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The development of climate change response strategies is expected to remain an important issue in the next few decades. The use of optimization techniques might serve as a helpful guide in this process. Although, in recent years, a number of studies have focused on optimization techniques, the optimization models do not fully employ the dynamics of climatic and economic systems. In this paper a heuristic is introduced that combines an integrated simulation model and an optimization technique (local search). This approach may be considered as a first step towards a more comprehensive and systematic analysis of climate change response strategies in a dynamic setting described by a simulation model. Results of a number of experiments in which the heuristic is applied to the integrated global assessment model TARGETS are discussed.
Cultural perspectives play an important role in framing international climate policy. The concept we have introduced is designed to enable quantification of the influence of such cultural perspectives on the allocation of fossil CO2 emission rights. A model is presented which allocates future emission rights to world regions. An emission budget which incorporates an historical component is defined for the specific period which is required if climate change policy targets are to be met. Allocation of the budget to regions is based on a weighted mix of indicators such as population size, GNP and energy consumption. Subtracting historical emissions results in future regional emission rights. Uncertainties in the selection of parameter values for the model and in generating scenarios of future developments are here regarded as being related to cultural perspectives. We have assumed that cultural perspectives can be quantified by reference to distributions of preferred parameter values and preferred future scenarios. Distributions of regional emission rights biased towards preferred allocations as determined by the perspectives can thus be described. In fact, the proposed approach envisages an uncertainty analysis based on the characteristics of cultural perspectives.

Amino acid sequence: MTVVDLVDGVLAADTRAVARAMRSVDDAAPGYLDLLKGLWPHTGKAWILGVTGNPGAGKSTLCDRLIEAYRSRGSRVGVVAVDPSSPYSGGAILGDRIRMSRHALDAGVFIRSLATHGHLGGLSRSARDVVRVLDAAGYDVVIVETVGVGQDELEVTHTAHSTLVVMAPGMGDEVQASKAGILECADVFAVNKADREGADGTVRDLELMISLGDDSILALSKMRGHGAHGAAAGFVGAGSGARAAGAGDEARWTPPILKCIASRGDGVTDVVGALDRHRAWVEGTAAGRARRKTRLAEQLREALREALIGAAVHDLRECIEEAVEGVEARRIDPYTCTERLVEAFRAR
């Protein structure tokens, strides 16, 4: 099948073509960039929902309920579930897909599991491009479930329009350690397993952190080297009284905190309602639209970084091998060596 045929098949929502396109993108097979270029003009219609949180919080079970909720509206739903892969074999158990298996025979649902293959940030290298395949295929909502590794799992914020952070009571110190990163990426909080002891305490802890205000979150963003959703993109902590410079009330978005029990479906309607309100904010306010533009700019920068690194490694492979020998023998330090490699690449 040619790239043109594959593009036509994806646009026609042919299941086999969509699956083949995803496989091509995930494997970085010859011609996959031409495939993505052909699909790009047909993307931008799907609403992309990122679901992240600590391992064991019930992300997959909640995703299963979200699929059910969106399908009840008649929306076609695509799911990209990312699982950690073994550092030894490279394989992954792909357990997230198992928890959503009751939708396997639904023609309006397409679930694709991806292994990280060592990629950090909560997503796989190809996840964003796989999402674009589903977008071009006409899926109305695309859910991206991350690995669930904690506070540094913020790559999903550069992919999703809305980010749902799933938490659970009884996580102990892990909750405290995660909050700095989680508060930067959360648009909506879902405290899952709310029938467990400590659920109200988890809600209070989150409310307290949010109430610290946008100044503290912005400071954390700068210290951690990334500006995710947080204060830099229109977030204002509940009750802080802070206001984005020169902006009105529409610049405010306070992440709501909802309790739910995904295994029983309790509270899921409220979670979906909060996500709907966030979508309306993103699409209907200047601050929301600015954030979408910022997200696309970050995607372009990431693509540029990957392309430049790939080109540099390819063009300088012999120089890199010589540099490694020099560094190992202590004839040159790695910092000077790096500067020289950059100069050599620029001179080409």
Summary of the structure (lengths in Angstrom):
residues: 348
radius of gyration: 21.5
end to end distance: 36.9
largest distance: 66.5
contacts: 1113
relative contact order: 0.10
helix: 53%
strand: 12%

Keywords: Climate change; CO2; Cultural perspectives; Allocation of emission rights.
As the resistance of the malaria parasite to antimalarial drugs continues to intensify, as does that of the malarial mosquito to insecticides, efforts to adequately control the malaria situation in many tropical countries are coming under strain. This, together with a projected climate change may substantially increase malaria risks in the coming decades. In this paper we introduce genetic algorithms to simulate the adaptation (development of resistance) of mosquitoes and parasites. By coupling genetic algorithms with a dynamic malaria-epidemiological model we derive a complex adaptive system which is used to analyze strategies of malaria management for high and low endemic regions. Our results show that control programs can be used successfully in low ondemic regions although increased effort will be necessary in case of a climate change. However, in high endemic regions the inefficient use of insecticides and antimalarial drugs may eventually increase the incidence of malaria by decreasing the high levels of natural immunity of the population in these regions.
Keywords: malaria, climate change, genetic algorithms, adaptation
Current (integrated) modelling efforts aimed at scanning the future do not allow for the learning and adaptive behaviour of agents in a world of uncertainty. In this paper, a framework is presented which might prove to provide a starting point in scanning the feasibility of coping with the dynamics of an ever-evolving interaction between the global system and the relevant agents, whereby the latter are assumed to view the global system from various perspectives. These perspectives may change over time in the event of surprises appearing in the observations. The agents’ favoured management styles, which are assumed to be related to the perspectives, may therefore likewise change over time. Incorporation of the ‘battle of perspectives’ enables us to embark modelling the interaction of decision-making with the complex global system in a world of uncertainty.
The example which is worked out here is the climate change issue, whereby a simple dynamic system for the economy and the climate system is used. This enables us to derive images of the future which take the notion of learning and adaptation into account.
Keywords: climate change, integrated assessment modelling, perspectives, learning behaviour, surprises